My Problem With Editing

A few days ago, I discussed the logic problems resulting from editing. But those are really more practical problems. The general problem is more distressing, and it is this:

Let’s say that you, like me, have a quirk to your ego such that in certain respects you believe that you can do no wrong. Everything you do is perfect. It is not perfect because you are so good, to be sure, but rather because the god of your field guides your hand. The work passes through you on its way from the strange world of Forms, where it has always existed, to the world of Matter, where it is still missing. It is your privilege to bring the work into the world of Matter, and it is your privilege because the god of the work has chosen you.


Where does that leave the imperfect draft? Something in the chain of logic through which you understand your circumstance is incorrect. Either the work does not pre-exist; or the god does not exist; or the god has not chosen you. Horrifyingly, you may be making up the work yourself. You may not be finding it, but rather creating it.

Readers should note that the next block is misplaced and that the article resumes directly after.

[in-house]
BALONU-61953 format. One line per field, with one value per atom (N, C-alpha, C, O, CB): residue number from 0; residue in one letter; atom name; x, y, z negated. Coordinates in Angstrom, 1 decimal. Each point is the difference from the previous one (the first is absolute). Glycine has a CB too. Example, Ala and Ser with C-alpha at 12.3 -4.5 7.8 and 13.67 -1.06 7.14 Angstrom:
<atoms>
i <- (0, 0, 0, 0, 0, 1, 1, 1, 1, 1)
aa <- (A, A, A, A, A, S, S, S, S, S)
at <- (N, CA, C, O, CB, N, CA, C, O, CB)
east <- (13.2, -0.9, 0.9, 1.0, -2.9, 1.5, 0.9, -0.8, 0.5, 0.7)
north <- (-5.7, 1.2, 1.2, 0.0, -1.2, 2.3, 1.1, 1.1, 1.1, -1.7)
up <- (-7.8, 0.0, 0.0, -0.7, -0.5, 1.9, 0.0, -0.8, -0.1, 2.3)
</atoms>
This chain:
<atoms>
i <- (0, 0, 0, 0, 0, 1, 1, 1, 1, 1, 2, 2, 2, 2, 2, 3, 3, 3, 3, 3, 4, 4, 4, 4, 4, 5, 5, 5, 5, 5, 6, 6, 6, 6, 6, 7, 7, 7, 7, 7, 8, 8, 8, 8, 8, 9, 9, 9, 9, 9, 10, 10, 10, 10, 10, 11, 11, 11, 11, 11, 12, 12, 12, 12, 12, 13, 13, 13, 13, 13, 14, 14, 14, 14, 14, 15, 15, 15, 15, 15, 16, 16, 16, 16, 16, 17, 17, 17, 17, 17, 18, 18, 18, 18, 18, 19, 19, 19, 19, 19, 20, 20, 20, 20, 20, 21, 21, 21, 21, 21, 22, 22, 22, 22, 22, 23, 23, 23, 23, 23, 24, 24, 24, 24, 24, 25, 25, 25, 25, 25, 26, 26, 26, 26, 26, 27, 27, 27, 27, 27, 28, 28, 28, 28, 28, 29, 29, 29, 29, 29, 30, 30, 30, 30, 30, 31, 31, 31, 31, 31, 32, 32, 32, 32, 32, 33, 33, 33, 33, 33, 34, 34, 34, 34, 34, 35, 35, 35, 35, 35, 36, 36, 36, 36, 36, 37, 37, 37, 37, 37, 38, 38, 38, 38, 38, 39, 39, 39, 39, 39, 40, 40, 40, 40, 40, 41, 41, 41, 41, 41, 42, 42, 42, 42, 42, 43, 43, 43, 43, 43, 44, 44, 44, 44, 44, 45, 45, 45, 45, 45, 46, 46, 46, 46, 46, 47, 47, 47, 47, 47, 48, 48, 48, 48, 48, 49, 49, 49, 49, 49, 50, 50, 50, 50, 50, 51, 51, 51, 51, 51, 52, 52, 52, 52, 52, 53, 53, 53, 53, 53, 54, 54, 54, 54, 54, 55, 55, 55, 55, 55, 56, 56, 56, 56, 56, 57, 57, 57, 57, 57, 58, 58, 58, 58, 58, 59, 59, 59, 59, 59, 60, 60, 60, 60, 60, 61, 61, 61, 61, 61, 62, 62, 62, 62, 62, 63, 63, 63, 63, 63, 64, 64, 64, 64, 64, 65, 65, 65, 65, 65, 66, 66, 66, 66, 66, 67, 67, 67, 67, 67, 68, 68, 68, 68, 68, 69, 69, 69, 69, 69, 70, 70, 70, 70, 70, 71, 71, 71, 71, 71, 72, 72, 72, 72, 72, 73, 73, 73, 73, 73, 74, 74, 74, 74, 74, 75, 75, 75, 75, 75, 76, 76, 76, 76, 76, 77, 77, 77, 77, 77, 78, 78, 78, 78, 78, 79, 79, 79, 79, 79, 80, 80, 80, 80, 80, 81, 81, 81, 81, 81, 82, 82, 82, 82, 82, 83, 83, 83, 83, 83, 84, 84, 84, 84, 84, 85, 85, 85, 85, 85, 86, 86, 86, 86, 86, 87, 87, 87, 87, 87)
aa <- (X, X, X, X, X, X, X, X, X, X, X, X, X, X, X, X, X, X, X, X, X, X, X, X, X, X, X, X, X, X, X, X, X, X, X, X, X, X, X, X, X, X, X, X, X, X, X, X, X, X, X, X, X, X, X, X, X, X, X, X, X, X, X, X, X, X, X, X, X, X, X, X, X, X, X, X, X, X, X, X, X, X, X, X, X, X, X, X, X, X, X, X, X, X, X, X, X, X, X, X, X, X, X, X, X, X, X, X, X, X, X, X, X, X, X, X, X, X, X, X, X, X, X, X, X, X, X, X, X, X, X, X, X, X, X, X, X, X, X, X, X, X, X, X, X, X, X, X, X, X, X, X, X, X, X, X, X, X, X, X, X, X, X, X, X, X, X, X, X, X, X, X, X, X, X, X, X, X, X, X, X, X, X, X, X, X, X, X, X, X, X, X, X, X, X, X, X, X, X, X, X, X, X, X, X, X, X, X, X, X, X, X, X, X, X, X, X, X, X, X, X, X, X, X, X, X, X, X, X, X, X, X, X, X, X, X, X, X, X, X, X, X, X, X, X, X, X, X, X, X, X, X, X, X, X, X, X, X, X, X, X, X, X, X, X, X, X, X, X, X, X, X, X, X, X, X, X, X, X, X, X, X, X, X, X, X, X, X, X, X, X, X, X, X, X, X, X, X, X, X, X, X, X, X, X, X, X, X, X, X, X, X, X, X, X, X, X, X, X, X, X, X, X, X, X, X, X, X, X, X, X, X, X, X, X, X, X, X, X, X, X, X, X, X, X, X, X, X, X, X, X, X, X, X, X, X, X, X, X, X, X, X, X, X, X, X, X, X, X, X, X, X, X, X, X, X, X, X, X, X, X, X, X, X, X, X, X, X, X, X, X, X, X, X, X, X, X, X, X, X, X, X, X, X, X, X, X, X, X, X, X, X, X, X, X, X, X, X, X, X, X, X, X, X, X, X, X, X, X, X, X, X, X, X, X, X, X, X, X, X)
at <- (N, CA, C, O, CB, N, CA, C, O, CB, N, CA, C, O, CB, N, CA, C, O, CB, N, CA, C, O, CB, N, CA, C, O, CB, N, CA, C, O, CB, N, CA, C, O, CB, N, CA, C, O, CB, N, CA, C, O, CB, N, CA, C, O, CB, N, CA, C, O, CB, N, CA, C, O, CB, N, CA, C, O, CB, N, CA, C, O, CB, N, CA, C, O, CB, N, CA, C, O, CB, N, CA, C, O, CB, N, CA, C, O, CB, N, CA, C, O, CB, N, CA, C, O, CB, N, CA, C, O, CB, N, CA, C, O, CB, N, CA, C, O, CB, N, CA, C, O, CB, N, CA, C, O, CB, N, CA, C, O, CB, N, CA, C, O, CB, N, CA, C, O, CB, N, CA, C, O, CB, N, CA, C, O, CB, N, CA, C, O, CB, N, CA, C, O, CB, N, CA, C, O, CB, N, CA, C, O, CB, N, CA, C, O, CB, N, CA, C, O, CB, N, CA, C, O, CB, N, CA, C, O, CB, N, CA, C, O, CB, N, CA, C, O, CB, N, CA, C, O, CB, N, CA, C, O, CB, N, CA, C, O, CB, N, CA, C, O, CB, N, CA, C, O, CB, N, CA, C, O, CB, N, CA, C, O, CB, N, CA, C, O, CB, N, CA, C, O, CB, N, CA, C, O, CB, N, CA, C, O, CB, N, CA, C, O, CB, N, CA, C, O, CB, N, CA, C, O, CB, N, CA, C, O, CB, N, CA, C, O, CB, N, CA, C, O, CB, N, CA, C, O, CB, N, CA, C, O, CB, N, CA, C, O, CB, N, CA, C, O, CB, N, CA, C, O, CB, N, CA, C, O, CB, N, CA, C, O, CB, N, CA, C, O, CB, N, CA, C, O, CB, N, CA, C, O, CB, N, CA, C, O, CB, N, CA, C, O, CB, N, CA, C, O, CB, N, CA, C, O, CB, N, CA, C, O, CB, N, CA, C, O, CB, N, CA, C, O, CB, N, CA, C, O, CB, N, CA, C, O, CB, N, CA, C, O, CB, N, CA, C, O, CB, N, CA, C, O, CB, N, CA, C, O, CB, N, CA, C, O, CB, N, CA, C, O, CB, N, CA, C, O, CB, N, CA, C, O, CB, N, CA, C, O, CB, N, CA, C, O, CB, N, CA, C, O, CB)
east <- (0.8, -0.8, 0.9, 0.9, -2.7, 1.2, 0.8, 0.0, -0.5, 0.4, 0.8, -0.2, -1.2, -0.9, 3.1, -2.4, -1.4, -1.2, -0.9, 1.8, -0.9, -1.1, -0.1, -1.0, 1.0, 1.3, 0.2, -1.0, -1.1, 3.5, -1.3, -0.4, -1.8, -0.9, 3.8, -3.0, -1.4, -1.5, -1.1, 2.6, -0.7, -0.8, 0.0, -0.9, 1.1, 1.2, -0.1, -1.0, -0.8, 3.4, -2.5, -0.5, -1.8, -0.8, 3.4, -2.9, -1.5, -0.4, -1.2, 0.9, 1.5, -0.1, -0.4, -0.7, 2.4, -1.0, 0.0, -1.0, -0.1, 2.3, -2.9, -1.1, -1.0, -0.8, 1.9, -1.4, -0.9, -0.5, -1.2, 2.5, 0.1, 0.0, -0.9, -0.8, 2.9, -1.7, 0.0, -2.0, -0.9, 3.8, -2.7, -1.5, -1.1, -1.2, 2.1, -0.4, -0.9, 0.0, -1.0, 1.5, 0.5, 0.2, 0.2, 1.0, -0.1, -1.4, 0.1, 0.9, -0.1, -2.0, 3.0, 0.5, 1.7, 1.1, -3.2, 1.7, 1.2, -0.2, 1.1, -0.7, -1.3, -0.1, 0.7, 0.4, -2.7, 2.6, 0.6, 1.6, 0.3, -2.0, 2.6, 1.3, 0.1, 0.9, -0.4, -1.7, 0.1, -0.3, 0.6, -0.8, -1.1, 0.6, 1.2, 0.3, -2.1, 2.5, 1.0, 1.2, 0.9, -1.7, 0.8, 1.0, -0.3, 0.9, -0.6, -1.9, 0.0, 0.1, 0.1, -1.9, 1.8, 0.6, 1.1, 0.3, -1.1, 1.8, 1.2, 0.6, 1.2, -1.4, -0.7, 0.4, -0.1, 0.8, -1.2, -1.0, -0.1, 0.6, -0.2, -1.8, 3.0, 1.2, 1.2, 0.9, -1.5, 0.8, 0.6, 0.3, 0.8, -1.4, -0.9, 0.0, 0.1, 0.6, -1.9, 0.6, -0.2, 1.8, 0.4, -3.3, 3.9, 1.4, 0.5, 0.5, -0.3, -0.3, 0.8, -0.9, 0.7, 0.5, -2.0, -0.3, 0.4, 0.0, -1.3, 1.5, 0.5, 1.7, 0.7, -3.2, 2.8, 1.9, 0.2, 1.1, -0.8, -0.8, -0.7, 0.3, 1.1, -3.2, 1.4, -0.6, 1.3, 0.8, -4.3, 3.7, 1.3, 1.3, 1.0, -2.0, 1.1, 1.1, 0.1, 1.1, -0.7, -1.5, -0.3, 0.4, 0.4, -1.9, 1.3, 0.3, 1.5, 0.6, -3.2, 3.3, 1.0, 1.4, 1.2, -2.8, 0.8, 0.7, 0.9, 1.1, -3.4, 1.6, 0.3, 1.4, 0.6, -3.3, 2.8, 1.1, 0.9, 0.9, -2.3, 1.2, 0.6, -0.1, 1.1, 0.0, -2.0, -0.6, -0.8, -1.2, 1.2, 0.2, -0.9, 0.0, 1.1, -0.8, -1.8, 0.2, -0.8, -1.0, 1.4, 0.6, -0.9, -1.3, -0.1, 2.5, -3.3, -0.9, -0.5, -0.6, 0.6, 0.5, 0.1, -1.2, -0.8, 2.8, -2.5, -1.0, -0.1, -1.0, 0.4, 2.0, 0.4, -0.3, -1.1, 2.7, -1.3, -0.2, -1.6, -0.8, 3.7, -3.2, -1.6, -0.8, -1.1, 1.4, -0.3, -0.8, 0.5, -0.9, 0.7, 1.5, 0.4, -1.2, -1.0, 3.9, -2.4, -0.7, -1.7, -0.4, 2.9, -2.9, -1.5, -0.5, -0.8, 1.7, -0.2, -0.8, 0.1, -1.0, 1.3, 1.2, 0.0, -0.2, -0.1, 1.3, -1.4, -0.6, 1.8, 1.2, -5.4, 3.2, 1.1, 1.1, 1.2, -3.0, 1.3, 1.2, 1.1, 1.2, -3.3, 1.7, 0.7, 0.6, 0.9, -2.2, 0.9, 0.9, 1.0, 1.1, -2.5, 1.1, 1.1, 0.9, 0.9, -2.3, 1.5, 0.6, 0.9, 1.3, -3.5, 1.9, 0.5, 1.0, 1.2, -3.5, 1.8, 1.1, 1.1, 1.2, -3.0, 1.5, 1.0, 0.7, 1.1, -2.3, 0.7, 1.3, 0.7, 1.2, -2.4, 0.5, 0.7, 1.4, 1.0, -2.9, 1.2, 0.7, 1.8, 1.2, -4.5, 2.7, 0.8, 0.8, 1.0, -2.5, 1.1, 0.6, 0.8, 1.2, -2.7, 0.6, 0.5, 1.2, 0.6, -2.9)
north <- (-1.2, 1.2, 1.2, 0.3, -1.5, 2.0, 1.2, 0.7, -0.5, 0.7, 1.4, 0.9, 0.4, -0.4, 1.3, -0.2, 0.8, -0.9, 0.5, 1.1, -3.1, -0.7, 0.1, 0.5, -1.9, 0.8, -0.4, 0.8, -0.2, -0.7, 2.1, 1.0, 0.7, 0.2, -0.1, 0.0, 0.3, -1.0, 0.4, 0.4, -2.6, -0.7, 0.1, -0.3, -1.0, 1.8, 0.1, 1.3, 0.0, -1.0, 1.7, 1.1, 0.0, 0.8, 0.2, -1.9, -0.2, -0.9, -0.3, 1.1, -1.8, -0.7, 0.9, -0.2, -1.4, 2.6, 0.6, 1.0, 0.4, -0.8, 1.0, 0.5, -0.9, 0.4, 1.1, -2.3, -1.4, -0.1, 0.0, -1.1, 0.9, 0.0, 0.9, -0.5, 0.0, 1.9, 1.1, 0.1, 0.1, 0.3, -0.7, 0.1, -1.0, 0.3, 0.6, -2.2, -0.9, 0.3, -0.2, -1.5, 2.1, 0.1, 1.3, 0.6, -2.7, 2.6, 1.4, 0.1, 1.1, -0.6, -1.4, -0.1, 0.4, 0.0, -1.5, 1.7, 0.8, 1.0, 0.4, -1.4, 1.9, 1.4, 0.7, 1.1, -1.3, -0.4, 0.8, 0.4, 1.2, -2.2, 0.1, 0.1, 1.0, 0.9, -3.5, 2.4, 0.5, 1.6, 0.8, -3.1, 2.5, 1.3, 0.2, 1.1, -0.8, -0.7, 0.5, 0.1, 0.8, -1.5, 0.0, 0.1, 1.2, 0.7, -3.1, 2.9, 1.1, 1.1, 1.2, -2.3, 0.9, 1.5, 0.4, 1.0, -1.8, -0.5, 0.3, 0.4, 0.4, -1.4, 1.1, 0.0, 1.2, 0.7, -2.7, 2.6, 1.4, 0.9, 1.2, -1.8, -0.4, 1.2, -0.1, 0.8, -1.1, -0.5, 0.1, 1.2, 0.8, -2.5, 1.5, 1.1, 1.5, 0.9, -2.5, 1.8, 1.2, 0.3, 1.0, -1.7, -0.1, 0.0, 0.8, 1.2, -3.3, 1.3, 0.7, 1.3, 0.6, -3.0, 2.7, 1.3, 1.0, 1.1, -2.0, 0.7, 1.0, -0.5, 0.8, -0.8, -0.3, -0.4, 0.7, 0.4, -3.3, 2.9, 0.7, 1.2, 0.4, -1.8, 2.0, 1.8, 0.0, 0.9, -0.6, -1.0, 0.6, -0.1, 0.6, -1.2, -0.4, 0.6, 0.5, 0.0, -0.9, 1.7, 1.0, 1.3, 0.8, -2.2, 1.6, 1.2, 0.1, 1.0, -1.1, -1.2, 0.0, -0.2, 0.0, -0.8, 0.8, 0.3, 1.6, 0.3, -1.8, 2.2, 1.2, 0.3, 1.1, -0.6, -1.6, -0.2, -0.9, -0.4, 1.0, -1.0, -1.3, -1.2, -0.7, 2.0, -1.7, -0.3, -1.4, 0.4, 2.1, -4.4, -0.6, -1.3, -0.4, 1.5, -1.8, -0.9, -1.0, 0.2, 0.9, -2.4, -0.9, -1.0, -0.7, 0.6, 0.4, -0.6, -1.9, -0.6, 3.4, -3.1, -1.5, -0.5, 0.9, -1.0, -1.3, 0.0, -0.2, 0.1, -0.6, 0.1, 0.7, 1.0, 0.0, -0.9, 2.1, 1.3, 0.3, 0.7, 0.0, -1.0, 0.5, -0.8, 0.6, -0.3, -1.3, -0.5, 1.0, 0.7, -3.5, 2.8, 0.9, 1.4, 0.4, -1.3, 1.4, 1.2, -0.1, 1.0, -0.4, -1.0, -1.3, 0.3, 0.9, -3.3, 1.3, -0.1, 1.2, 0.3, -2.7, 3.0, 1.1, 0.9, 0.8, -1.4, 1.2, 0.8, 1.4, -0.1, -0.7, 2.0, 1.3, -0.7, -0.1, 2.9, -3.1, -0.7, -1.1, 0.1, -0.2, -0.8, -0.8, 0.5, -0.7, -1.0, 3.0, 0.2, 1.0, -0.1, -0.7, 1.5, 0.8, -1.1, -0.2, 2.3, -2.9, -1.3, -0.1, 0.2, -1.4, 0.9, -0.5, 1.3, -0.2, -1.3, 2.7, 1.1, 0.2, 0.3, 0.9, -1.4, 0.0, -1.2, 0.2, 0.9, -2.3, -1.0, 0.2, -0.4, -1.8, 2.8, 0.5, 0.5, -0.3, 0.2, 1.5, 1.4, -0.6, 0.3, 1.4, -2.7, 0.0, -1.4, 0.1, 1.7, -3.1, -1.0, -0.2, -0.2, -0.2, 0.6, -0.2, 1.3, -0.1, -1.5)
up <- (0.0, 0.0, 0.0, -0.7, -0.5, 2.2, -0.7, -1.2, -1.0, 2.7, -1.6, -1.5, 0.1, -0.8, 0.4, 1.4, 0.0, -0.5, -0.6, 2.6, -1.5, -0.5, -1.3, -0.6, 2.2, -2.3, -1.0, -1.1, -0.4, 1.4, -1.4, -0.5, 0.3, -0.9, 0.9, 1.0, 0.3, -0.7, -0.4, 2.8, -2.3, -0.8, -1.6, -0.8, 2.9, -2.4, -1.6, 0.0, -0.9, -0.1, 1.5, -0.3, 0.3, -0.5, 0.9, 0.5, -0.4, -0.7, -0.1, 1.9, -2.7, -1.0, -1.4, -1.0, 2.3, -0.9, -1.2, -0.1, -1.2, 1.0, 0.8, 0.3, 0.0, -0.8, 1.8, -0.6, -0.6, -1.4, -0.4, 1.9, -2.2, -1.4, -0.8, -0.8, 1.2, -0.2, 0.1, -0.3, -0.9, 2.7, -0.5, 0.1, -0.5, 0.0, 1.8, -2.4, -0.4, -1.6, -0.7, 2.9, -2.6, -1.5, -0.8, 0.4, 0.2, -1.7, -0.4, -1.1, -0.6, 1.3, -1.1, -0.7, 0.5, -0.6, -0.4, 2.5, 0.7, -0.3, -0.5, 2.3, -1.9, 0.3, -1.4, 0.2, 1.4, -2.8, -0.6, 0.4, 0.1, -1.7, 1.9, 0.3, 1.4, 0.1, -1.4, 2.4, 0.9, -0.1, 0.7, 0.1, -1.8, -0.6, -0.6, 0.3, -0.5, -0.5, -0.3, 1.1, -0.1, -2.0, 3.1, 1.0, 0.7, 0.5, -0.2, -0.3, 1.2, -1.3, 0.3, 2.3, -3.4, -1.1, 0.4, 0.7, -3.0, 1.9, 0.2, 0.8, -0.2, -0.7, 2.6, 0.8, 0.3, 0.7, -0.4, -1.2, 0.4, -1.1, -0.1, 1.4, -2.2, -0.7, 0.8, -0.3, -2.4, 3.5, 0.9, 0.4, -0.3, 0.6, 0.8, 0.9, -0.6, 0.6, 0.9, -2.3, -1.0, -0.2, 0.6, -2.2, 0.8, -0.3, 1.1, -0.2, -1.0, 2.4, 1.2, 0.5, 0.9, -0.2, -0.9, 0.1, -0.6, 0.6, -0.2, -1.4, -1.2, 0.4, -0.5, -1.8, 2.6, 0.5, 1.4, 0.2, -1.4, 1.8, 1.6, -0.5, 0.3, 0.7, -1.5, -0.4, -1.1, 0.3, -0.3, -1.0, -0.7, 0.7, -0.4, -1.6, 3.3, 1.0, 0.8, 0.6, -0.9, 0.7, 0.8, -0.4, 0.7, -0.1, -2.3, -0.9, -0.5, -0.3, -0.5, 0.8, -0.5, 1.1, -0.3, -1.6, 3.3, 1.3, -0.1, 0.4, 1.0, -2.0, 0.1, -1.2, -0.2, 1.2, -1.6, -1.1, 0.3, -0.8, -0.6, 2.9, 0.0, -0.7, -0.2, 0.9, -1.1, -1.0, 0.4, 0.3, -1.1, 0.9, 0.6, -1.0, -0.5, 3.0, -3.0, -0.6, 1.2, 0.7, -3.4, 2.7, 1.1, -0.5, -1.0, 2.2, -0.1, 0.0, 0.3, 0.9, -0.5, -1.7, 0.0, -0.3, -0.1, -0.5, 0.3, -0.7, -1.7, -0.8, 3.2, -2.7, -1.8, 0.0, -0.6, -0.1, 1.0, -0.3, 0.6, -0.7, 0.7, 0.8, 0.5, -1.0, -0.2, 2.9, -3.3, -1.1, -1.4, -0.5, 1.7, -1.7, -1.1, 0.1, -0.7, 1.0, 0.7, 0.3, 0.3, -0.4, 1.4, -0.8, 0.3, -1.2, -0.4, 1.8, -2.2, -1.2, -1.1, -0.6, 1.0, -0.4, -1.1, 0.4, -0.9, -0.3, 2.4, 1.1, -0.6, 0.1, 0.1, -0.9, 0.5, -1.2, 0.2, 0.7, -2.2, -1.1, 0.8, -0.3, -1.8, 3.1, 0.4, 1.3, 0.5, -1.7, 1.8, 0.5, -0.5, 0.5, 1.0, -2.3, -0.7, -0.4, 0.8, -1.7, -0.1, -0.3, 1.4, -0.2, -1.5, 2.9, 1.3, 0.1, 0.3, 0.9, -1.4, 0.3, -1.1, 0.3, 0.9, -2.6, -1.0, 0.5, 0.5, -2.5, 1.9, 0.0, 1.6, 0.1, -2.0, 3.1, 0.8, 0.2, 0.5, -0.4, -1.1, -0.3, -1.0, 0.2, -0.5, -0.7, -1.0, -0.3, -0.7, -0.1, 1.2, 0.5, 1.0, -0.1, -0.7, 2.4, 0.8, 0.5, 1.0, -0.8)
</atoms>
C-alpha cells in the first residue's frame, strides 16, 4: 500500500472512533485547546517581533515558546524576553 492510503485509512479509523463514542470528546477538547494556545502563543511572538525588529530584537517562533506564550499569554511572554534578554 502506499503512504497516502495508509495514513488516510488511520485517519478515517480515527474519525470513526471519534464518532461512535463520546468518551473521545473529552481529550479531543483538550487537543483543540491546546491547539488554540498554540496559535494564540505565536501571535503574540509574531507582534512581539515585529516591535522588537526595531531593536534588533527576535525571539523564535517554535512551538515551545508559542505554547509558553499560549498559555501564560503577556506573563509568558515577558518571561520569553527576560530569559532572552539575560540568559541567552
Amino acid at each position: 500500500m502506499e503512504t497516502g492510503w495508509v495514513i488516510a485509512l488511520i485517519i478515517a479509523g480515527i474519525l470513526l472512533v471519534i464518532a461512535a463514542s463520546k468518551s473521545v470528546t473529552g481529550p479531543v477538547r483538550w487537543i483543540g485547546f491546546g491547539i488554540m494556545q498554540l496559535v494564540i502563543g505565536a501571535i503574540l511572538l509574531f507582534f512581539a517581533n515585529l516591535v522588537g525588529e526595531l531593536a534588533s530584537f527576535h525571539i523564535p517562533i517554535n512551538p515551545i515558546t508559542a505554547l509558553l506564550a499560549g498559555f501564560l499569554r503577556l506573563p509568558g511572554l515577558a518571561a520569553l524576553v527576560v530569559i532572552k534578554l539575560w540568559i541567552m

I cannot hold with this, and yet I cannot deny that my drafts 1 are usually unreadably bad. How do I deal with the flaw in my model? I don’t. I believe all the parts of it in my gut, and understand in my mind that something is wrong, somewhere. But I don’t need to force the matter. When I am working, and my work is going well, I retain the impression of the light invisible pressure on my hand. No matter that the work may later be bad. Without the pressure, I can hardly work at all.

It is not always necessary to drive things to their logical conclusions. Much can be gained from life in the intermediate state, the zone of utility, of nonsense and ambiguity.


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